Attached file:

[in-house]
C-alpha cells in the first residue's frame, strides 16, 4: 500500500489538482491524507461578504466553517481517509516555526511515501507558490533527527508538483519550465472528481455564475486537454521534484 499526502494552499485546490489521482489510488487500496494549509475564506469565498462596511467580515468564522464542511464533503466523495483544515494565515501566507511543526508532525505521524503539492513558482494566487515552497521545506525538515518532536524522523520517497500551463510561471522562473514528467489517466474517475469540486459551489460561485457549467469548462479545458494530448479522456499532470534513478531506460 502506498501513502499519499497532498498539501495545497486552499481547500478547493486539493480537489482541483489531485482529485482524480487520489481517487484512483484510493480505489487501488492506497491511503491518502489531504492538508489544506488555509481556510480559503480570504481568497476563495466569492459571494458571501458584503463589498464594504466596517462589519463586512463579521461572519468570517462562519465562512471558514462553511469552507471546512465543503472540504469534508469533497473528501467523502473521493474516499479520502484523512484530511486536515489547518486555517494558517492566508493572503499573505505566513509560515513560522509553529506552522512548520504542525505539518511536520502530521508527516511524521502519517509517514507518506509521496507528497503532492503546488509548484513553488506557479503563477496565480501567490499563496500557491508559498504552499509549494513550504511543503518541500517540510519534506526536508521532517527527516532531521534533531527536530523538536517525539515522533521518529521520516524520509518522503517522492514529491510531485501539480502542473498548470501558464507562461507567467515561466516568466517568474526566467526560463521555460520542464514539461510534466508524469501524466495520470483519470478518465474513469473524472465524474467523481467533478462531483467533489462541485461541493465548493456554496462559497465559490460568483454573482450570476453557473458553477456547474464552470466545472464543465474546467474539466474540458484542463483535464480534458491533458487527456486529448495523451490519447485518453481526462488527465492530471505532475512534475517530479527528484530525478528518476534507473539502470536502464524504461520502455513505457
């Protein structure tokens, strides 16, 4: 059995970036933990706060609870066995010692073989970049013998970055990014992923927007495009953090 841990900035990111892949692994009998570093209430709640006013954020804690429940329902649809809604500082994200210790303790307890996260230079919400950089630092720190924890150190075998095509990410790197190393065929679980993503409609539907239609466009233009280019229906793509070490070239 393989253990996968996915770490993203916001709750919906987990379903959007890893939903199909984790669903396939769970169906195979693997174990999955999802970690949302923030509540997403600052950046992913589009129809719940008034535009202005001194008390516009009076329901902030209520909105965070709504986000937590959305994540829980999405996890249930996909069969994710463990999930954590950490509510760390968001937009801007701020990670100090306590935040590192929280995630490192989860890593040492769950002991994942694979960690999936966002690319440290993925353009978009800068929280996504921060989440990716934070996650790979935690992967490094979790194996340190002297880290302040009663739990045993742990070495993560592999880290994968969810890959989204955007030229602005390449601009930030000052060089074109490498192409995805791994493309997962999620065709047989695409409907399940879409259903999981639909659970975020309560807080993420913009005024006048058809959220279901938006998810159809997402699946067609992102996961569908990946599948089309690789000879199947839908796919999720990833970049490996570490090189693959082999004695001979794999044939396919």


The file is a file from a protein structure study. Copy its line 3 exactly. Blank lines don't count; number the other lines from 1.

């Protein structure tokens, strides 16, 4: 059995970036933990706060609870066995010692073989970049013998970055990014992923927007495009953090 841990900035990111892949692994009998570093209430709640006013954020804690429940329902649809809604500082994200210790303790307890996260230079919400950089630092720190924890150190075998095509990410790197190393065929679980993503409609539907239609466009233009280019229906793509070490070239 393989253990996968996915770490993203916001709750919906987990379903959007890893939903199909984790669903396939769970169906195979693997174990999955999802970690949302923030509540997403600052950046992913589009129809719940008034535009202005001194008390516009009076329901902030209520909105965070709504986000937590959305994540829980999405996890249930996909069969994710463990999930954590950490509510760390968001937009801007701020990670100090306590935040590192929280995630490192989860890593040492769950002991994942694979960690999936966002690319440290993925353009978009800068929280996504921060989440990716934070996650790979935690992967490094979790194996340190002297880290302040009663739990045993742990070495993560592999880290994968969810890959989204955007030229602005390449601009930030000052060089074109490498192409995805791994493309997962999620065709047989695409409907399940879409259903999981639909659970975020309560807080993420913009005024006048058809959220279901938006998810159809997402699946067609992102996961569908990946599948089309690789000879199947839908796919999720990833970049490996570490090189693959082999004695001979794999044939396919």